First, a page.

I am fascinated by plant's names and Dragon's Blood is such a great one! It just seems like something from another time. It makes me think of sorcerers, dragons and wizardry. Maybe something magical and mysterious going on in the garden. The word sedum is from Latin "to sit" and stonecrop refers to their seeming ability to grow out of stone. Stonecrop make great ground cover plants, often seen in rock gardens.
I am captivated by plants that provide great blooms and fabulous foliage. The ruby-red star flowers are stunning and the purple leaves that come on later in the spring are splendid. It has a great pink blooms in the summer time which the bees and butterflies love. These are all shots I took in the garden yesterday. You can see that even in my zone (7b) it provides interest all year round and is also rabbit and deer-resistant as well as a drought tolerant plant.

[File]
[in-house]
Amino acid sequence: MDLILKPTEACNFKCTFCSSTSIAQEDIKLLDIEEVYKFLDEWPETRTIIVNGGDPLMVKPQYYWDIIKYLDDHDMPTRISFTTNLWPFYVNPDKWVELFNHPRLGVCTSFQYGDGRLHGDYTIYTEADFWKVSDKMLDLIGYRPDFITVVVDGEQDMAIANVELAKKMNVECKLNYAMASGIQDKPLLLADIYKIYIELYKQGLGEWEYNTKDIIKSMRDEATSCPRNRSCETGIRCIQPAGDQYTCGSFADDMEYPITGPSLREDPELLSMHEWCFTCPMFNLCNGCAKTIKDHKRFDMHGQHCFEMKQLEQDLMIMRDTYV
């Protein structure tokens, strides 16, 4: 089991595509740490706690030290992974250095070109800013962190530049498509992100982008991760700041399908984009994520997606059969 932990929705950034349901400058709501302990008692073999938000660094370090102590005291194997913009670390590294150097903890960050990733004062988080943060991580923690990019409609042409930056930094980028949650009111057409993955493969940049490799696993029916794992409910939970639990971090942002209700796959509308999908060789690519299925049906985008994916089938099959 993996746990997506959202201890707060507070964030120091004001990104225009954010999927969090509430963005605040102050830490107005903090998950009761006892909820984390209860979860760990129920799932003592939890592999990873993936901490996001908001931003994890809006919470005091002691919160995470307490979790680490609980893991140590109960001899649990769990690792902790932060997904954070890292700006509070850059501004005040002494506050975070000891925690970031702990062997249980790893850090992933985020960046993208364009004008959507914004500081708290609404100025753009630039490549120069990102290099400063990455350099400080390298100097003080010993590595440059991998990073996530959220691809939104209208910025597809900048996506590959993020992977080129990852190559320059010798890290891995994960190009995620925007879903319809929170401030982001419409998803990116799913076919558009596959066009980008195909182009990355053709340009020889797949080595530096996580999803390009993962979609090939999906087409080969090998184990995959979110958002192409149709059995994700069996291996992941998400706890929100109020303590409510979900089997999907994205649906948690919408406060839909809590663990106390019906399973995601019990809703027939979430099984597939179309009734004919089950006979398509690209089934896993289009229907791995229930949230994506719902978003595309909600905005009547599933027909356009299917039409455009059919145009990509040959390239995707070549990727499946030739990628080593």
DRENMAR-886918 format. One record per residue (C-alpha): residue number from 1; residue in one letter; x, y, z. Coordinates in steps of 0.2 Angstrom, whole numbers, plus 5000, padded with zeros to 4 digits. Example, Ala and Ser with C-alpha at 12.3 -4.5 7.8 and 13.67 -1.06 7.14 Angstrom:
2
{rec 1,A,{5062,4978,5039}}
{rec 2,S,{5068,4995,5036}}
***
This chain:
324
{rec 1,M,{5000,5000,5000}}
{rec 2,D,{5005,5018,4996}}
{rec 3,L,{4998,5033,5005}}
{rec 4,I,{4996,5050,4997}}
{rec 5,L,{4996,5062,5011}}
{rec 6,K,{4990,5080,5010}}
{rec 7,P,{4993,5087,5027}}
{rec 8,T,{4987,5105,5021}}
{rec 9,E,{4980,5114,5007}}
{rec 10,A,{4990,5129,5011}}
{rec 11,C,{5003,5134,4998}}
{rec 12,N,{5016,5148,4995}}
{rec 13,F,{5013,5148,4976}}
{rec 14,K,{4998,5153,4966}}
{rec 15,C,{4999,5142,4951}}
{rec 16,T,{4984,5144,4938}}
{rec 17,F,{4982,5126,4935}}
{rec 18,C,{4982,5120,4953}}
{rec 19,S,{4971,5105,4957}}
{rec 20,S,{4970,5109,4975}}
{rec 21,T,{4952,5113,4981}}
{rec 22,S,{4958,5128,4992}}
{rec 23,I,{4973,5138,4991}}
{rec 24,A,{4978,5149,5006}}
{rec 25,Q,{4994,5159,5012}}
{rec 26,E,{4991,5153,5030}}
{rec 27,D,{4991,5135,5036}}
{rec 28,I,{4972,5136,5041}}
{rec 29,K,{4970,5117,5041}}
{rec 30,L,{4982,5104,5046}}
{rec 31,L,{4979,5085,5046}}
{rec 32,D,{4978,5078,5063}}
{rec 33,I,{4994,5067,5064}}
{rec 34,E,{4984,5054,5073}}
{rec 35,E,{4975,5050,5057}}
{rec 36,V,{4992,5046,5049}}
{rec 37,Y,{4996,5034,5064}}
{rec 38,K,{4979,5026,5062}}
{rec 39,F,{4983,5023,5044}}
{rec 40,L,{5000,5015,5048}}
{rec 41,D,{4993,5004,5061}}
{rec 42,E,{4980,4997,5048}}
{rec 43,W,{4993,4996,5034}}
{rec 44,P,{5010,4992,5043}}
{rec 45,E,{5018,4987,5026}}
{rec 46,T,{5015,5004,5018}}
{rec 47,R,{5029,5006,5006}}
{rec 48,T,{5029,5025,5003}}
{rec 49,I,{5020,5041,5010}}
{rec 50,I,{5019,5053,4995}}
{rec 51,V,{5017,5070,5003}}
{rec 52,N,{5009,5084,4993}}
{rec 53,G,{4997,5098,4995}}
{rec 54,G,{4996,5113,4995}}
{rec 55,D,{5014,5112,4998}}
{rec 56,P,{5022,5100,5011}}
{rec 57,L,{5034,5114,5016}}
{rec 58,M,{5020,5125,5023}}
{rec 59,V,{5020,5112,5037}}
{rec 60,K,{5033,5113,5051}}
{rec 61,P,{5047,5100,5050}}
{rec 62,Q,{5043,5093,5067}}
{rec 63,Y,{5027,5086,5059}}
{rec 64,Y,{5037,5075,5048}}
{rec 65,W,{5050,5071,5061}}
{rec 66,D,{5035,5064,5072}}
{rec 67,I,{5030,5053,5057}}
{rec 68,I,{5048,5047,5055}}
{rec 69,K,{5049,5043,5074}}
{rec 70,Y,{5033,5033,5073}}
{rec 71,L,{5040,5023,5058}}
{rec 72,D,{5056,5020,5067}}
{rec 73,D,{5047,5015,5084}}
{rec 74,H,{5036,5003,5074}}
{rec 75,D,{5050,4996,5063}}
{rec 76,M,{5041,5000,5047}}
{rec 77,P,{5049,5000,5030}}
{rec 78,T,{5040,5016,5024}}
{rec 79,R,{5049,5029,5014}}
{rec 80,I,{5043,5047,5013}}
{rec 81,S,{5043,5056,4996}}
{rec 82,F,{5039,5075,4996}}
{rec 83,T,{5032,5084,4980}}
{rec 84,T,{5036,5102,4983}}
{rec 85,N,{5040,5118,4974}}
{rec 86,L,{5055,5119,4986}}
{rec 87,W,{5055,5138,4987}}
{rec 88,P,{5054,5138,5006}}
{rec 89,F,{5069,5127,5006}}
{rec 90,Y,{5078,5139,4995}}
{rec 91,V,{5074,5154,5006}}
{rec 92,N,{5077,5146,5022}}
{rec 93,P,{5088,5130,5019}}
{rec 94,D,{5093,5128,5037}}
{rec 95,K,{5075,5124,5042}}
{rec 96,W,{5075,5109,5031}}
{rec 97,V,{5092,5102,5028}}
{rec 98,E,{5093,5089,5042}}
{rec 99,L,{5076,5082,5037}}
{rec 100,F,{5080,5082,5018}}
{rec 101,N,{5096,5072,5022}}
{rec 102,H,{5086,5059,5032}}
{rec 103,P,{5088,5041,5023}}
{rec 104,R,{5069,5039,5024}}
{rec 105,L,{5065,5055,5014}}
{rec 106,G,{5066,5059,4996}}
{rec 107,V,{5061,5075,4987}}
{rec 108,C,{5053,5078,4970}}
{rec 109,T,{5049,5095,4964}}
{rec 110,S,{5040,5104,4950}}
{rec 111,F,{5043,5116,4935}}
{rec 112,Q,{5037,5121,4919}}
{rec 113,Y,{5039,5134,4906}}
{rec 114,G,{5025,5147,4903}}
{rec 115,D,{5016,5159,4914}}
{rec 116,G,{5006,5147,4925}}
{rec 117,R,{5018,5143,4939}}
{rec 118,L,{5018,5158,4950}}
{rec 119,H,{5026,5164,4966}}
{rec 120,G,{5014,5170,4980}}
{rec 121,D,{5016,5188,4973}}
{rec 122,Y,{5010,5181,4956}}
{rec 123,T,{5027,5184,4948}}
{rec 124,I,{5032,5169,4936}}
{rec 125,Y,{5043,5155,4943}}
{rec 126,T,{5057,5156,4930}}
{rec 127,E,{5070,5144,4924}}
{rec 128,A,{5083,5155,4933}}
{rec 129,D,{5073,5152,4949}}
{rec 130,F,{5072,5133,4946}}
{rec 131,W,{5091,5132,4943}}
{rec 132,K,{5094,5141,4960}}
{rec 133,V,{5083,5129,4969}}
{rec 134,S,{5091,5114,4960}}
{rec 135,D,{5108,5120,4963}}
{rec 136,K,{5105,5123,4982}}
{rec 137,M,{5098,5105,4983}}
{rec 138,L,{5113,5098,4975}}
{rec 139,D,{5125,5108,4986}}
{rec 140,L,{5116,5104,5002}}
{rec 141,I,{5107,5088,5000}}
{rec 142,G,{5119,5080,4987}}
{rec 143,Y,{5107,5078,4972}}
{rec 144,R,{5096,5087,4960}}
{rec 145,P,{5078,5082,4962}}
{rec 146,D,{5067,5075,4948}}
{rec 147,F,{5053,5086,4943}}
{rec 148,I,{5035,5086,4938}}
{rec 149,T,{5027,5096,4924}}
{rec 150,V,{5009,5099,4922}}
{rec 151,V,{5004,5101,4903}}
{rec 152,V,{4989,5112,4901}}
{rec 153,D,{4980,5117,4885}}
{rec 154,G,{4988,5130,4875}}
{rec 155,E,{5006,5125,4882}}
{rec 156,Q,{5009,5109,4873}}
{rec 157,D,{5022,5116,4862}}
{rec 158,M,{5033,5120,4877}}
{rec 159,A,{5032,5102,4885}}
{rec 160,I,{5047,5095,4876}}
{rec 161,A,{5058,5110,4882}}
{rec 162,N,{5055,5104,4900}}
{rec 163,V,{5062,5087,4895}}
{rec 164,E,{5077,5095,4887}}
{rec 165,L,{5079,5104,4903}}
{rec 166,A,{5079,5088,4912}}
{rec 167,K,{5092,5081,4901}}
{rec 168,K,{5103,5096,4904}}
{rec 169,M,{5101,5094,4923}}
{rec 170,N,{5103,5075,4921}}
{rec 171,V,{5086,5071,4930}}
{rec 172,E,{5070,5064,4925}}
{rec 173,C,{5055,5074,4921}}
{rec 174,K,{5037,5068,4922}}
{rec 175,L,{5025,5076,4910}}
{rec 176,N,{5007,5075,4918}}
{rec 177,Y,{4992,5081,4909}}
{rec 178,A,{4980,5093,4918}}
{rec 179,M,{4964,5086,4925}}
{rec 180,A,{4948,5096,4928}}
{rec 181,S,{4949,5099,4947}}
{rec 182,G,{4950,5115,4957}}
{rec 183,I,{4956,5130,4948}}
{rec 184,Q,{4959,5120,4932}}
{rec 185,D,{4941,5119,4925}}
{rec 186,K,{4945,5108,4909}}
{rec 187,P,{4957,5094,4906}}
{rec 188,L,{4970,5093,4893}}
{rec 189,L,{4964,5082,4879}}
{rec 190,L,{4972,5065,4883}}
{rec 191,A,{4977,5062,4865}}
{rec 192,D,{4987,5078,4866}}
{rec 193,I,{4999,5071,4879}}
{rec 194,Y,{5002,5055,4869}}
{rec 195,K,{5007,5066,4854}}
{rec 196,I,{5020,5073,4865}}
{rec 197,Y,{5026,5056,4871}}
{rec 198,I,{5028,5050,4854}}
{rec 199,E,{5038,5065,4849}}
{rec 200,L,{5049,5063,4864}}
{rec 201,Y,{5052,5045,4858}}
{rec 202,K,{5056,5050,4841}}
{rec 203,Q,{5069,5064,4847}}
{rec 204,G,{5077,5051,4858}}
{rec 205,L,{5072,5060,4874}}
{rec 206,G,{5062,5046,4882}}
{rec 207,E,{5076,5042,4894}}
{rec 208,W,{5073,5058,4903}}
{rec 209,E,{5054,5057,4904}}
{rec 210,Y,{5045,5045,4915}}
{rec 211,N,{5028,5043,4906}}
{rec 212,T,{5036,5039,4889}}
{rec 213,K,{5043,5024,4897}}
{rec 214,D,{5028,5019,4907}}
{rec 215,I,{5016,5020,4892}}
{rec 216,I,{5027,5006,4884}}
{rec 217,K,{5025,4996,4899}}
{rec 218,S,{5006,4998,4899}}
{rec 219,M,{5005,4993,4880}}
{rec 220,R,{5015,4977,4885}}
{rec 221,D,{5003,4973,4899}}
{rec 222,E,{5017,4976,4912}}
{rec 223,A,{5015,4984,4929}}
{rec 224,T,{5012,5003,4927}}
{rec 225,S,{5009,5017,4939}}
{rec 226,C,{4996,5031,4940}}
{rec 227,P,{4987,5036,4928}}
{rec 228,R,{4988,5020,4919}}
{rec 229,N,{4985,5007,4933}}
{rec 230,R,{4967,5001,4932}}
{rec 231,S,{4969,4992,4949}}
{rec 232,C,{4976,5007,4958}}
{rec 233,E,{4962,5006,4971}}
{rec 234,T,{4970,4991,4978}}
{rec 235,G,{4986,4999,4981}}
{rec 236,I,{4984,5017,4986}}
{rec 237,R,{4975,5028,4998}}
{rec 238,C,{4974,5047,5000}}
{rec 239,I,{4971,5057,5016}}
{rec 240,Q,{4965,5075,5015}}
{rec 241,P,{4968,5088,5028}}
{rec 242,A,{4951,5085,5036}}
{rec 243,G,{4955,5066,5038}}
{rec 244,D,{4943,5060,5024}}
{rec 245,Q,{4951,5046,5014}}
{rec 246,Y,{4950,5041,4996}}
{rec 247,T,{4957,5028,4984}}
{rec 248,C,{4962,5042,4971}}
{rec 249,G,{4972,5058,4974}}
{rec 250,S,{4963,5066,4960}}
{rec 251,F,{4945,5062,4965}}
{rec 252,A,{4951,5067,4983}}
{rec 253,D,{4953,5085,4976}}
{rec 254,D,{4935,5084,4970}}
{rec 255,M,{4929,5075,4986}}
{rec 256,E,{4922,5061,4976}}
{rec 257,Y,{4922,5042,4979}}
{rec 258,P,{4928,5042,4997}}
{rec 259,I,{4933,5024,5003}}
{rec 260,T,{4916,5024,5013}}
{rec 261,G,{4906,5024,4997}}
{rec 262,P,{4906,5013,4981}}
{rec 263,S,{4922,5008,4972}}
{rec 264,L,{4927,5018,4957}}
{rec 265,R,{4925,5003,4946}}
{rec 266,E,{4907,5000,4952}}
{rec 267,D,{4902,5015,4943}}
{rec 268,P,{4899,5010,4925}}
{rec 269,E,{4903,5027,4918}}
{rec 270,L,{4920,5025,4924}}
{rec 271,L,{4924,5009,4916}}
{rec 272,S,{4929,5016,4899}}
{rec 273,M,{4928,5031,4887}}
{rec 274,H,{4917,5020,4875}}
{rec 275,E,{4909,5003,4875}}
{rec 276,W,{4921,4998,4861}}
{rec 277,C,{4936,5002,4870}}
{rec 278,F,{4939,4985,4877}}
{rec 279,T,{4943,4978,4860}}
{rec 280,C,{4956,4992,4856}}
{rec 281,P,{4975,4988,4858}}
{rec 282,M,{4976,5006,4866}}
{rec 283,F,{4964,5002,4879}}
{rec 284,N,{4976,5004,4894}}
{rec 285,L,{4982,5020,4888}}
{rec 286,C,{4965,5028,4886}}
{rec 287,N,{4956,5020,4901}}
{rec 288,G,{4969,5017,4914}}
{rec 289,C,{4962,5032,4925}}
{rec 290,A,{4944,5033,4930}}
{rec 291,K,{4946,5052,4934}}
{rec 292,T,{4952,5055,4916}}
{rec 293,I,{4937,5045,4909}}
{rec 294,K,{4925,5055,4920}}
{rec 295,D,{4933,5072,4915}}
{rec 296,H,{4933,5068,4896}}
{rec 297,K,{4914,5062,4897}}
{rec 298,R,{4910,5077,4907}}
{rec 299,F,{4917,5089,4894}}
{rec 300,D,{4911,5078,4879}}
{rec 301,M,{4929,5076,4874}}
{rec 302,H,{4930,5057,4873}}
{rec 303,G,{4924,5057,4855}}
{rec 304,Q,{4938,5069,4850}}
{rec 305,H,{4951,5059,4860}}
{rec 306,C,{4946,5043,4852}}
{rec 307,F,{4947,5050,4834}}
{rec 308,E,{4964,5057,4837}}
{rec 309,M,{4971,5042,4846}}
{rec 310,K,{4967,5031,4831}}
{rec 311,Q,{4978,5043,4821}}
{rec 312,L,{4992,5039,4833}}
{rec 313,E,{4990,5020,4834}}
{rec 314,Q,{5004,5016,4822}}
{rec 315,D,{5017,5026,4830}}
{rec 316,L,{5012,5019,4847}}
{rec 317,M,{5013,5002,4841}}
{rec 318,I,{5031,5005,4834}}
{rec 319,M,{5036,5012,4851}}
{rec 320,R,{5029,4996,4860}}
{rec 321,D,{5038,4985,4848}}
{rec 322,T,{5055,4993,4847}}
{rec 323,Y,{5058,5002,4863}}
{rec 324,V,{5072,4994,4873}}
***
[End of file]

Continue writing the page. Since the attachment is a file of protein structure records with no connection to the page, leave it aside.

Whereas it makes a spectacular ground cover it can be invasive as it spreads easily. I have mine in a pot where it can spill over the edge. This keeps it protected from the dogs and the kids who tend to run through the flower beds sometimes rather unobservant of where they are trotting. This pot sits on an old tree stump where it gets full sun and compliments the spring blooms of the azaleas and knock-out roses that surround it.
The blooms that adorn the Dragon's Blood in the summer months are covered with pollinators. The decline in the honey bee population has been in the news lately. As gardeners we need to keep on gardening to provide our local honey bees with the nectar and pollen they can collect from flowers in our gardens. Blake Layton, Extension Entomology Specialist at Mississippi State University in his recent article The Trouble with Honey Bees published in Georgia Gardening Magazine, recommends limiting our use of insecticides. Don't spray unless all other alternatives have failed. If you need to spray treat at a time when foraging bees are not present which is at dusk after the bees have returned to the hive for the night. If you are interested in reading more about gardening for bees Audubon Magazine has an article about incorporating flowering plants and vegetables into your landscape to help your local bees.